Johnson City (Tennessee) Press on increasing the state's gas tax:
Gov. Bill Haslam has been touring Tennessee over the past few months to drum up support for a possible hike to the state's fuel tax. Unless the state's gas tax is increased, or another funding source is found, Haslam says work on new bridges and highways could come to a grinding halt.
Tennesseans now pay 21.4 cents in state taxes for every gallon of gas they pump. That's in addition to the 18.5 cents per gallon they pay to the federal government.
Tennessee's gas tax has not been increased since 1989.
According to the Tennessee Department of Transportation, the state's current gas tax yields more than $665.7 million per year. While that amount sounds like a lot, it falls far short of that needed to fund road projects.
Haslam says additional revenue is needed to fund $6 billion in needed transportation projects across the state.
Even so, many leaders of the Republican-controlled state General Assembly have expressed their firm opposition. Among them is the chairman of the state Senate's Transportation Committee. Last month, Sen. Jim Tracy, R-Shelbyville, told reporters he didn't think the governor could put together a transportation funding plan that would find favor with lawmakers.
"I don't think it's doable," Tracy told The Associated Press in a phone interview. "Because we've got a lot of work to do to put it together."
Meanwhile, Lt. Gov. Ron Ramsey is urging his colleagues to keep an open mind on the idea of a gas tax hike.
Ramsey also says the General Assembly should explore other funding options to help meet the state's growing transportation infrastructure needs.
For example, several states are now taxing the miles driven, not the gas used. And other states are levying an annual fee on electric cars to generate revenue for road projects that have traditionally been funded by a gas tax.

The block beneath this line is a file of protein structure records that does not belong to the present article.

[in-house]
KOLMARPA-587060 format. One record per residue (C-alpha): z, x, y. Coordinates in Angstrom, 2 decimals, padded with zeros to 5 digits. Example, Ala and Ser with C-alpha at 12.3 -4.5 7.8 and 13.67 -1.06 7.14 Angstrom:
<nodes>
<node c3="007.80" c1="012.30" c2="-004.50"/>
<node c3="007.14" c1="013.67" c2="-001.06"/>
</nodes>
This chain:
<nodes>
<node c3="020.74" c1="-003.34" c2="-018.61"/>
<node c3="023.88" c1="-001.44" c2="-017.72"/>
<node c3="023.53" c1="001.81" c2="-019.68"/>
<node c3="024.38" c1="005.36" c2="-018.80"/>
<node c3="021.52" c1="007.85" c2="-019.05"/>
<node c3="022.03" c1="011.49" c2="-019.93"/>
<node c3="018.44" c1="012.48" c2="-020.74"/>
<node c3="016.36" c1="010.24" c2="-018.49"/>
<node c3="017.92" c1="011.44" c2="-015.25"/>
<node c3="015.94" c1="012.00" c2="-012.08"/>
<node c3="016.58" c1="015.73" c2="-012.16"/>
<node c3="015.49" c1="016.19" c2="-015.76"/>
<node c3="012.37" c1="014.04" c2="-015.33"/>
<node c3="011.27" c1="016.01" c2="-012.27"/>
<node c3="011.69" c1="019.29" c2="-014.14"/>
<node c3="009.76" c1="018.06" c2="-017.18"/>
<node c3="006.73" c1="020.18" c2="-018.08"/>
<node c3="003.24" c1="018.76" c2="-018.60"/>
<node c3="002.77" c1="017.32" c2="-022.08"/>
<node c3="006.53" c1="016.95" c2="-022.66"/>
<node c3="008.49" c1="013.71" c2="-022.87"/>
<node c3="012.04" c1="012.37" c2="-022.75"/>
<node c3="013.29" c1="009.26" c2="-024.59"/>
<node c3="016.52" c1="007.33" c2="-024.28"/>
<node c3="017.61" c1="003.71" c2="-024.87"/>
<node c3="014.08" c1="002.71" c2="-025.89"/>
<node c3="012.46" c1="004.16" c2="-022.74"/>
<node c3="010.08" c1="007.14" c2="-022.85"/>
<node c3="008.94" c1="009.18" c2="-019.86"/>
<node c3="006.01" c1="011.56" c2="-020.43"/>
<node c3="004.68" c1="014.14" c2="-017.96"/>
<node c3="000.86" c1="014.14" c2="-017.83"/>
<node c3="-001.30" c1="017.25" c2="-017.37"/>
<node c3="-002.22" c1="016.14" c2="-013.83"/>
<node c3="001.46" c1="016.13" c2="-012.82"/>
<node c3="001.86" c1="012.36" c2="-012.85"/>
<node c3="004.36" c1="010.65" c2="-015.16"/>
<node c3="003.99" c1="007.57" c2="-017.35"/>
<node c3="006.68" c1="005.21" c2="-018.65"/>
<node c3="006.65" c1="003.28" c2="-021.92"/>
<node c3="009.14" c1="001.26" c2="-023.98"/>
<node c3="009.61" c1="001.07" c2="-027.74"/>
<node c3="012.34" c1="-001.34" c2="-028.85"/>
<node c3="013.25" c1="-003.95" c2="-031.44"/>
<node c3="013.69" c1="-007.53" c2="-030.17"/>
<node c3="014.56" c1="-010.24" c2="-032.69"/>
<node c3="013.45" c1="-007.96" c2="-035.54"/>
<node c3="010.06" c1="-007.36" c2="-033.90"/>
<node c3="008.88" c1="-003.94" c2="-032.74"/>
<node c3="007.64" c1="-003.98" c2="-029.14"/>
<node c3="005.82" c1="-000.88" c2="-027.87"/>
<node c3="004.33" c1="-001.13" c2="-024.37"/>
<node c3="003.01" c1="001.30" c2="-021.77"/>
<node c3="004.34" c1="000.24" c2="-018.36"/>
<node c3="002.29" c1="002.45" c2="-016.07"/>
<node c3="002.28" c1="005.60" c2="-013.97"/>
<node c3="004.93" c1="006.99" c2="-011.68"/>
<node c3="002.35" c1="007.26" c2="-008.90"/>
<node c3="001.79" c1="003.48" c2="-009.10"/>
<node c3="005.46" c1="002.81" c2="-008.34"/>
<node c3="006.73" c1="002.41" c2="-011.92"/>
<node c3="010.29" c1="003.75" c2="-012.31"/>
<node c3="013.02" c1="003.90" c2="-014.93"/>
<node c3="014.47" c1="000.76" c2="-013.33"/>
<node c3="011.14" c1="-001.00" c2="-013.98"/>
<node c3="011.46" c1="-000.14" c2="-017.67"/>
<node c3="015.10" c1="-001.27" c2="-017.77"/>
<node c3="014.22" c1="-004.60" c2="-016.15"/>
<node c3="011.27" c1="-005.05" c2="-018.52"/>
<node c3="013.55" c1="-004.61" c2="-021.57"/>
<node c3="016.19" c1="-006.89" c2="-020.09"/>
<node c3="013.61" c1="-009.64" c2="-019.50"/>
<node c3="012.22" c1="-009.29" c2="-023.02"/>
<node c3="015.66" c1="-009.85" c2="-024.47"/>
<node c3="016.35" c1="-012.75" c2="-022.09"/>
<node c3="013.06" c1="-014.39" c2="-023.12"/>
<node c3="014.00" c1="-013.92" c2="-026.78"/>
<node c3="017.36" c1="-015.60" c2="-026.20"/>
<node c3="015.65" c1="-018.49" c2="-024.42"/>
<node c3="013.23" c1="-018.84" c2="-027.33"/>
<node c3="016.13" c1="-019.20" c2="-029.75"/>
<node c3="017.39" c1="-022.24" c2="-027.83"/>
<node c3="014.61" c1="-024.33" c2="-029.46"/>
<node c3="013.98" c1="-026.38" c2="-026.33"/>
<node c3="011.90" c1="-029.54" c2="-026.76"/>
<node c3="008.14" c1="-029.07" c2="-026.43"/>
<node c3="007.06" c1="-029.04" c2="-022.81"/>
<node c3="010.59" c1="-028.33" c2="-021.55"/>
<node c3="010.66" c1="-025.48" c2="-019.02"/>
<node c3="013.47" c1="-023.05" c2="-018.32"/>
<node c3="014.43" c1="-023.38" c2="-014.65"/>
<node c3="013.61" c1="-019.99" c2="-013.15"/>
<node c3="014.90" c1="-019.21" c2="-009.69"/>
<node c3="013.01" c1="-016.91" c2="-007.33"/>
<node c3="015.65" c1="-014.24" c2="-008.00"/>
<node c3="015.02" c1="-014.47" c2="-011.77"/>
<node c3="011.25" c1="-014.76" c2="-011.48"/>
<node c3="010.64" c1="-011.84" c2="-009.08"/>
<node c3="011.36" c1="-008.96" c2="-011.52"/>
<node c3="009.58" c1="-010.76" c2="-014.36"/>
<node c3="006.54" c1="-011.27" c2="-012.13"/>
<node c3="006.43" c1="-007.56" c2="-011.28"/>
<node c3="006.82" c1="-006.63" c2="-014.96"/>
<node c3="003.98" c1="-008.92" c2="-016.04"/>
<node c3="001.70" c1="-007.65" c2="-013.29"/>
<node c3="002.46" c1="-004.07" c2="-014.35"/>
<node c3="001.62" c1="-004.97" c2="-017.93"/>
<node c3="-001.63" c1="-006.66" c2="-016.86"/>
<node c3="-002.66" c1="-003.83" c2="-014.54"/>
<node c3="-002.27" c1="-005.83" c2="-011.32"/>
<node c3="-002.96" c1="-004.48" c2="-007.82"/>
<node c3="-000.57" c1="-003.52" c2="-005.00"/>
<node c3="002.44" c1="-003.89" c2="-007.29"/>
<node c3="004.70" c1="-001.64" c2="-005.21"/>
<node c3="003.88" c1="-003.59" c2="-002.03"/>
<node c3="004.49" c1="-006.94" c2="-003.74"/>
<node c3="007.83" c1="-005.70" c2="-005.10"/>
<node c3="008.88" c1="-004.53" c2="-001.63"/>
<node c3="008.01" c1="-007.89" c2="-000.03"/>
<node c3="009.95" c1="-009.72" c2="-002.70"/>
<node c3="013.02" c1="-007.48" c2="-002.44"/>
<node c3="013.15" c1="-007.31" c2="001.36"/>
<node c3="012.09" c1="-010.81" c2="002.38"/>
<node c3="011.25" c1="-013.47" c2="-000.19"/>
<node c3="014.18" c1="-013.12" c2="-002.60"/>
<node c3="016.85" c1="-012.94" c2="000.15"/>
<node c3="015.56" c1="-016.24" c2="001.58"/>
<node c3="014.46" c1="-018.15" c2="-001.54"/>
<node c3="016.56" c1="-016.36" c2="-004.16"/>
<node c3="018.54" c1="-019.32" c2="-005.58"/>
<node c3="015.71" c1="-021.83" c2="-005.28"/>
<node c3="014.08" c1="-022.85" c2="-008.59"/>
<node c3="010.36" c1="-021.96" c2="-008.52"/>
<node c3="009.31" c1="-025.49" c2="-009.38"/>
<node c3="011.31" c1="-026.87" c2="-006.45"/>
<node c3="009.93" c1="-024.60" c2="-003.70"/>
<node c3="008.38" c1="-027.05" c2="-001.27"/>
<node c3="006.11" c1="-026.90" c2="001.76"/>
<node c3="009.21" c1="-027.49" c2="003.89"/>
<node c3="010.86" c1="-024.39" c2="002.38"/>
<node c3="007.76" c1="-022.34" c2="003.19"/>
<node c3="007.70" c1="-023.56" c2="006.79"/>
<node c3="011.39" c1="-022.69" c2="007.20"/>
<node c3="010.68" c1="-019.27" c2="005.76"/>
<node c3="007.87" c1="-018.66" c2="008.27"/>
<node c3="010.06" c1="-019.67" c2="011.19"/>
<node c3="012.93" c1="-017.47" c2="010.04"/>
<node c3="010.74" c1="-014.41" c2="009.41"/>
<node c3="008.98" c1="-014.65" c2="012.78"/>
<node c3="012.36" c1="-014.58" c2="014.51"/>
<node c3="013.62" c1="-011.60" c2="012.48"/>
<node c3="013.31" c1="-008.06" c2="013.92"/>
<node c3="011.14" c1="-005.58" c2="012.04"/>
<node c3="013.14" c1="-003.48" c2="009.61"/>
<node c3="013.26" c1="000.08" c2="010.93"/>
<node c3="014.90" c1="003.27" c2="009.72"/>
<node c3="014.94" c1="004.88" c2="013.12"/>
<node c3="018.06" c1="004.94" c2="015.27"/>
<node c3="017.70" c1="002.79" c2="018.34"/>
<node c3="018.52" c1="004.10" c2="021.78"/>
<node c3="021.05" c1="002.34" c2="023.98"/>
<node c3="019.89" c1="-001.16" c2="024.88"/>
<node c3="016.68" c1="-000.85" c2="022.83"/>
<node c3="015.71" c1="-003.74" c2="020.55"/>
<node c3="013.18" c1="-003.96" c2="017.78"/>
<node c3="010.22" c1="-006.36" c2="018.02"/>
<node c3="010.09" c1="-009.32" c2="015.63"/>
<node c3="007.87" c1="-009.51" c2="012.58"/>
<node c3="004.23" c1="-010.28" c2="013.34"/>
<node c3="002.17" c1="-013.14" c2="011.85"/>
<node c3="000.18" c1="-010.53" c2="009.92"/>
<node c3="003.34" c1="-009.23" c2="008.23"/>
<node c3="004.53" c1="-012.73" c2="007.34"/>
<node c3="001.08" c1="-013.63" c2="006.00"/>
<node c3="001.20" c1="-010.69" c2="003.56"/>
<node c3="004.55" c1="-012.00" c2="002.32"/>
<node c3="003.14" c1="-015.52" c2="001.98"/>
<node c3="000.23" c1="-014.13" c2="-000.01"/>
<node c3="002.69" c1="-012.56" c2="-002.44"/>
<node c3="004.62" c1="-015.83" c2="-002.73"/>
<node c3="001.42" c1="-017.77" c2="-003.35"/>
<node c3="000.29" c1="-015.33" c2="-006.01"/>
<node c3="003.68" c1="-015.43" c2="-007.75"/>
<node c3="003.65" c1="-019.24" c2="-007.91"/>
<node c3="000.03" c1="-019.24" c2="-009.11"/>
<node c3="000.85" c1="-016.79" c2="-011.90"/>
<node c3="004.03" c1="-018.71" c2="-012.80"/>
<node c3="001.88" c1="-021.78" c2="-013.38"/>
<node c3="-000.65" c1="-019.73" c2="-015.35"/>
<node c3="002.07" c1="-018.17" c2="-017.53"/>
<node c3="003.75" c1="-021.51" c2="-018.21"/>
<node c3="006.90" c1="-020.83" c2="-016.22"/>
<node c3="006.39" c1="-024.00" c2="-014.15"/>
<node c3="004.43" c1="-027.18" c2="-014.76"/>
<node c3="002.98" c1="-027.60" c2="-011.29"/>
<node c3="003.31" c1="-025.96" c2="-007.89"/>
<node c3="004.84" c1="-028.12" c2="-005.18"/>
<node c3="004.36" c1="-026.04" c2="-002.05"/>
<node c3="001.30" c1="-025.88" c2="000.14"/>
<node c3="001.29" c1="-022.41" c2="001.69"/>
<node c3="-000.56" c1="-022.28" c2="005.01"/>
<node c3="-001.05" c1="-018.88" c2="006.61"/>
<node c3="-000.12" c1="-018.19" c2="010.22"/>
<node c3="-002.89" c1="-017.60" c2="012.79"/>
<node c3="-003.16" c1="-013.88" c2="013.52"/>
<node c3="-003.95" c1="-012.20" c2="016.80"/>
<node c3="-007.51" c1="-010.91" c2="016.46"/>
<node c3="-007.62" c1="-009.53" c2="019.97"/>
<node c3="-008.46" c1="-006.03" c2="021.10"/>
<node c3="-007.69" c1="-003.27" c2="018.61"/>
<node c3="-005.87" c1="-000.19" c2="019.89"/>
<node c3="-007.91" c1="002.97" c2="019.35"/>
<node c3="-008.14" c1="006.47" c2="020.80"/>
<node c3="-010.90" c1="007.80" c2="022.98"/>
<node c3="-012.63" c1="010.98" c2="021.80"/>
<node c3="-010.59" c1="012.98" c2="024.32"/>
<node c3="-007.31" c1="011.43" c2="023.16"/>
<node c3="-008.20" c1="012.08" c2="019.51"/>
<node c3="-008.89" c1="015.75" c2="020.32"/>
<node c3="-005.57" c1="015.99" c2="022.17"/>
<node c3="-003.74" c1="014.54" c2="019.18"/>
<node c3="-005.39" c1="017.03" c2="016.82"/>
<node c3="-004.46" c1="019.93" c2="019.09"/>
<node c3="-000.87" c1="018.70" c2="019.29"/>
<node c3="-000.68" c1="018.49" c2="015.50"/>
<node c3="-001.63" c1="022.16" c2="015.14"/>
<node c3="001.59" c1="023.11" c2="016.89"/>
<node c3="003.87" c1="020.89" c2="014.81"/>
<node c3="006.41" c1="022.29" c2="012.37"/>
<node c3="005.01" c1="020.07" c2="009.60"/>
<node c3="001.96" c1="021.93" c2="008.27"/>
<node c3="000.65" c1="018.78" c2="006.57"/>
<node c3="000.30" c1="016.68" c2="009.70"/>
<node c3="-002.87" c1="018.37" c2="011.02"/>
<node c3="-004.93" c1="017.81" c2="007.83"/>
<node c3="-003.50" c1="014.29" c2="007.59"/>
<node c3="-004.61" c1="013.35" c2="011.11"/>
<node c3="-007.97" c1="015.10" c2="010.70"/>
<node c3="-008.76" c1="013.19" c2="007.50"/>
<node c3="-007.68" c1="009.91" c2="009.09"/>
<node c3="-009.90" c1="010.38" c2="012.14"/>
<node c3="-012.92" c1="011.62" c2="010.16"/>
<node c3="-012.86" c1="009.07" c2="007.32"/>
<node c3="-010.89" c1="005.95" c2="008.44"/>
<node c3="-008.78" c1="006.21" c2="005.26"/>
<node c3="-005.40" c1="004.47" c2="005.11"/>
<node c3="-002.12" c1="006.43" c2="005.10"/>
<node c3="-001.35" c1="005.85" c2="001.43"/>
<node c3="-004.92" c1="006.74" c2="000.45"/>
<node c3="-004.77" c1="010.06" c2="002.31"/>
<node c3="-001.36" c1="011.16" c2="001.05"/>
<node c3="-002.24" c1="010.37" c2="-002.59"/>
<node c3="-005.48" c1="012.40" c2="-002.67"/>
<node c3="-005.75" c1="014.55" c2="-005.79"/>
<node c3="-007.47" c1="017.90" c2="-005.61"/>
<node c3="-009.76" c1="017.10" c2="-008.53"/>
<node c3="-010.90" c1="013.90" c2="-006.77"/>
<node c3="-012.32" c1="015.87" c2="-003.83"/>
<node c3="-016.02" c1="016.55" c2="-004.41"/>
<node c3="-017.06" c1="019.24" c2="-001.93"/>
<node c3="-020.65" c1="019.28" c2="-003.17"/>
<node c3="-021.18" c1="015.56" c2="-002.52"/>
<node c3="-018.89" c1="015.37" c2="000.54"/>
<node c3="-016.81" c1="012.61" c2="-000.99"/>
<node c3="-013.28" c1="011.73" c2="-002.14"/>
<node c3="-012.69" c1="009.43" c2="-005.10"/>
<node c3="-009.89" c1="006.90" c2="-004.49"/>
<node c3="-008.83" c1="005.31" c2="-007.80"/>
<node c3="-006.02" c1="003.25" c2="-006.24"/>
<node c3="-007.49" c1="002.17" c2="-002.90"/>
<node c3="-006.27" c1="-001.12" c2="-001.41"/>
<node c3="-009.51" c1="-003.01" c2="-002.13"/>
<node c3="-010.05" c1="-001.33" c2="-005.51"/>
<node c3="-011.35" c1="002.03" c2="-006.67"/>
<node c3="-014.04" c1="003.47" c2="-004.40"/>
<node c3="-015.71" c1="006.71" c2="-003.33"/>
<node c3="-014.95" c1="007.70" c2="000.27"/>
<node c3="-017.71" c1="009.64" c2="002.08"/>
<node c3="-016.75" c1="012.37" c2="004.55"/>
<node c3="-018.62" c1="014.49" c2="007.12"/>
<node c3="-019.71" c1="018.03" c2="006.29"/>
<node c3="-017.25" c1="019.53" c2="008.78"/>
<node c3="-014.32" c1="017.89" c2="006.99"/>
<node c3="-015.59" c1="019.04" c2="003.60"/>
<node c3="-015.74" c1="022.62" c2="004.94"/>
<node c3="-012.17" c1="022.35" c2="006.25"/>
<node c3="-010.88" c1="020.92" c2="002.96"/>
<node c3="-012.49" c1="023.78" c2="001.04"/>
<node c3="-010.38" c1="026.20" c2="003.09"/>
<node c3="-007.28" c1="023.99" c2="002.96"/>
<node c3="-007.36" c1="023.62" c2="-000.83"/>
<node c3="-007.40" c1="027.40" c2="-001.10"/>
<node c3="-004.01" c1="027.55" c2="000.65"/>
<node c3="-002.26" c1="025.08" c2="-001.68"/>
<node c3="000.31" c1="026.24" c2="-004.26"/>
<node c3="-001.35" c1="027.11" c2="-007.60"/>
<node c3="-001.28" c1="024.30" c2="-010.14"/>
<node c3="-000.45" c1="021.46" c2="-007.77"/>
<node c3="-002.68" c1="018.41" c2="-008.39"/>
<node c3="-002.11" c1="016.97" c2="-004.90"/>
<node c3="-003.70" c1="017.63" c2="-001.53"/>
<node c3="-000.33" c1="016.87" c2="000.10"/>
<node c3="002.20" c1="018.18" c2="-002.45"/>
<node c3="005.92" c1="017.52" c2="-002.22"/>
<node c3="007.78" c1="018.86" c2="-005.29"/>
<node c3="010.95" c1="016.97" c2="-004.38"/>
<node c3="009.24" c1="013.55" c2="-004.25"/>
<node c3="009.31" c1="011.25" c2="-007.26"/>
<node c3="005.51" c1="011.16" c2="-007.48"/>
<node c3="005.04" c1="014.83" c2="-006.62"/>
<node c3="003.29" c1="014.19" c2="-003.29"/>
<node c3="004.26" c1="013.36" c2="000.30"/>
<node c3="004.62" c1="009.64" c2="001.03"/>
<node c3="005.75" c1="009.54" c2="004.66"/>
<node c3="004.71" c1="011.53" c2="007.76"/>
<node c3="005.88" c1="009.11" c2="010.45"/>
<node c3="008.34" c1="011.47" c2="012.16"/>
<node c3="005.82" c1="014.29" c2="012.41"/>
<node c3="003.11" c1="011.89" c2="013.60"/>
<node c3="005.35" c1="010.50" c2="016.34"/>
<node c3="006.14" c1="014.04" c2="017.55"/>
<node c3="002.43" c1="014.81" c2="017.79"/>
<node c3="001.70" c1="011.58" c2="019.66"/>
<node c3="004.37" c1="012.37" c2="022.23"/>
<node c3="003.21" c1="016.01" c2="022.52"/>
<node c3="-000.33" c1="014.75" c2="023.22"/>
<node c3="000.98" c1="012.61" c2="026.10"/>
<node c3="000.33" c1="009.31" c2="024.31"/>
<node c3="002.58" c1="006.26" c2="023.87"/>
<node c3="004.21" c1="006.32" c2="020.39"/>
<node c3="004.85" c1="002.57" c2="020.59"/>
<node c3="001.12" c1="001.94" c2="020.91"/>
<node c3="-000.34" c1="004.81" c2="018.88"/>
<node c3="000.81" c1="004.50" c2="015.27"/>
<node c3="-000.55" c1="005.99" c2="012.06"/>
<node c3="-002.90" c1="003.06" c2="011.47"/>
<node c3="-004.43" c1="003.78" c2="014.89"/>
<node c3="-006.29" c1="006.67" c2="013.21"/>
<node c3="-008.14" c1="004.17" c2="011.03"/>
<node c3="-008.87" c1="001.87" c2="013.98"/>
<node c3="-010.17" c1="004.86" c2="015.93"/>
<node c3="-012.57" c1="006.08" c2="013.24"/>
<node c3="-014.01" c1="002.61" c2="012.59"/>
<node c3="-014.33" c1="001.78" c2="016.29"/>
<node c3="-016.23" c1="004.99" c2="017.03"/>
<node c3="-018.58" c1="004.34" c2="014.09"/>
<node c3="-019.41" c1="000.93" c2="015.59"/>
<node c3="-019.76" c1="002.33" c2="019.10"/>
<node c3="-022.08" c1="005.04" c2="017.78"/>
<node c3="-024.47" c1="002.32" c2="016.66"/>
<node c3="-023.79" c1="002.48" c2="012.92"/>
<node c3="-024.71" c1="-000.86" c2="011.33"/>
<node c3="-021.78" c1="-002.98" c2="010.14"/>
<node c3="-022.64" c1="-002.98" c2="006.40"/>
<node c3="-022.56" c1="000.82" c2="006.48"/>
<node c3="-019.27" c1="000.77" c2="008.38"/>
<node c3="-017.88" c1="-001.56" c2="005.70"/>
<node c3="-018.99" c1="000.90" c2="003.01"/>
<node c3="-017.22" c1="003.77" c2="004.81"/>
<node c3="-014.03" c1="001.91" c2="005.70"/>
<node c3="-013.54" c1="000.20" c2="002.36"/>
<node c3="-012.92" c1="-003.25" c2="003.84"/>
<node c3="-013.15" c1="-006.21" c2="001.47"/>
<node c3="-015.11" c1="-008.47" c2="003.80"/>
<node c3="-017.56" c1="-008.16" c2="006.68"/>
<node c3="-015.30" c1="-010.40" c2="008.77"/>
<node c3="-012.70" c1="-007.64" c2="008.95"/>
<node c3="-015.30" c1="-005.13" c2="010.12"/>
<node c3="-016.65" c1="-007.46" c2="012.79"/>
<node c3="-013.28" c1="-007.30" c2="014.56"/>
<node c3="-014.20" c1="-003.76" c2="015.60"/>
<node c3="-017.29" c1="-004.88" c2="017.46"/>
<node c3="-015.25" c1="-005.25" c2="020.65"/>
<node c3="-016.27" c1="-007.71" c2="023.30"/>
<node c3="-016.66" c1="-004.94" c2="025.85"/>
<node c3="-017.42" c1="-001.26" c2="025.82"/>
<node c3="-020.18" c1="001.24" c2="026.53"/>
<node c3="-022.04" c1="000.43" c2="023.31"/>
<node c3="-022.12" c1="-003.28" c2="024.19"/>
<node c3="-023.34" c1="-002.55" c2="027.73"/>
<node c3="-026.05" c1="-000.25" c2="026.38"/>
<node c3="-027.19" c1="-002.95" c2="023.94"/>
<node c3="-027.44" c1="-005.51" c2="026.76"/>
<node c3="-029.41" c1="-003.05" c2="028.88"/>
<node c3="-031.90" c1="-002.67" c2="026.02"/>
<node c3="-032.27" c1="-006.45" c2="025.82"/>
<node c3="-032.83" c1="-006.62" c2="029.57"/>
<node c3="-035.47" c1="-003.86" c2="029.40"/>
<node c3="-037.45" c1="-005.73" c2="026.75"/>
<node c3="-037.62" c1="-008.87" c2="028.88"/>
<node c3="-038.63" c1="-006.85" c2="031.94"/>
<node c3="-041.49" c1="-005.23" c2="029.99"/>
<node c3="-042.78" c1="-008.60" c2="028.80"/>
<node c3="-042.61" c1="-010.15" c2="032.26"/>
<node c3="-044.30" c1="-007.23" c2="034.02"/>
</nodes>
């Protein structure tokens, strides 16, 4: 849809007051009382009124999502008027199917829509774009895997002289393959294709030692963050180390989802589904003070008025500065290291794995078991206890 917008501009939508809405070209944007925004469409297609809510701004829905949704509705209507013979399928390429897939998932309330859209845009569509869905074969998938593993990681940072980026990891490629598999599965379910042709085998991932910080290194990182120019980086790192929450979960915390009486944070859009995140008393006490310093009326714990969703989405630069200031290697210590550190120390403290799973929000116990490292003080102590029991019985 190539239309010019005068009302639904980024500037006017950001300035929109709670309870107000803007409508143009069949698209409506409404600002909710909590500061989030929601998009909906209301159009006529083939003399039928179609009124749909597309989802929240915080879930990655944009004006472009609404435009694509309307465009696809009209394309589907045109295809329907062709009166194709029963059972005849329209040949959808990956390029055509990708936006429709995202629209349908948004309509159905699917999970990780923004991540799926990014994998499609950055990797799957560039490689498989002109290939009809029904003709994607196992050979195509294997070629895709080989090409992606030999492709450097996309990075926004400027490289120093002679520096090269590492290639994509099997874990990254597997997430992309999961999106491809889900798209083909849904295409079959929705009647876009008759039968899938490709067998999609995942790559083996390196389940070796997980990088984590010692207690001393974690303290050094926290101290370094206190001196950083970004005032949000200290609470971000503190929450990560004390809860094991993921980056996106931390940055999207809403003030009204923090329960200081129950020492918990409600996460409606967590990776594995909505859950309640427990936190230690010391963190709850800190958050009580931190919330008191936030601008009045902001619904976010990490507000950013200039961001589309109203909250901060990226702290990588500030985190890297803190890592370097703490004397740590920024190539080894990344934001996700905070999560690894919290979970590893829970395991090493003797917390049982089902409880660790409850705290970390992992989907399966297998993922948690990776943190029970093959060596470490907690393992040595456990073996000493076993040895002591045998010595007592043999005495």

Supporters say this is only fair because electric cars use the public highways, contribute to their wear and tear and should be expected to help fund their upkeep.
The Elizabethton (Tennessee) Star on access to public records in the state:
Technology should make government records more accessible to the public, not less so. But the price of access — long restricted to the actual cost of the materials used to copy documents — may be going up.
The Office of Public Records is conducting public records hearings in Knoxville, Nashville and Jackson this week to ask the question: Should the Tennessee Public Records Act permit the government to charge citizens to inspect public records?
It is a serious proposal that Tennessee legislators considered earlier this year because the Tennessee Public Records Act presently prohibits charging Tennesseans for inspecting open public records
Tennessee's open record law has one purpose: to give the public access to the workings of government. Anyone in the state can walk into any public agency, from the local water district to the governor's office, and ask to see copies of everything from meeting minutes to emails on a broad range of subjects. It's up to the agency to grant those requests.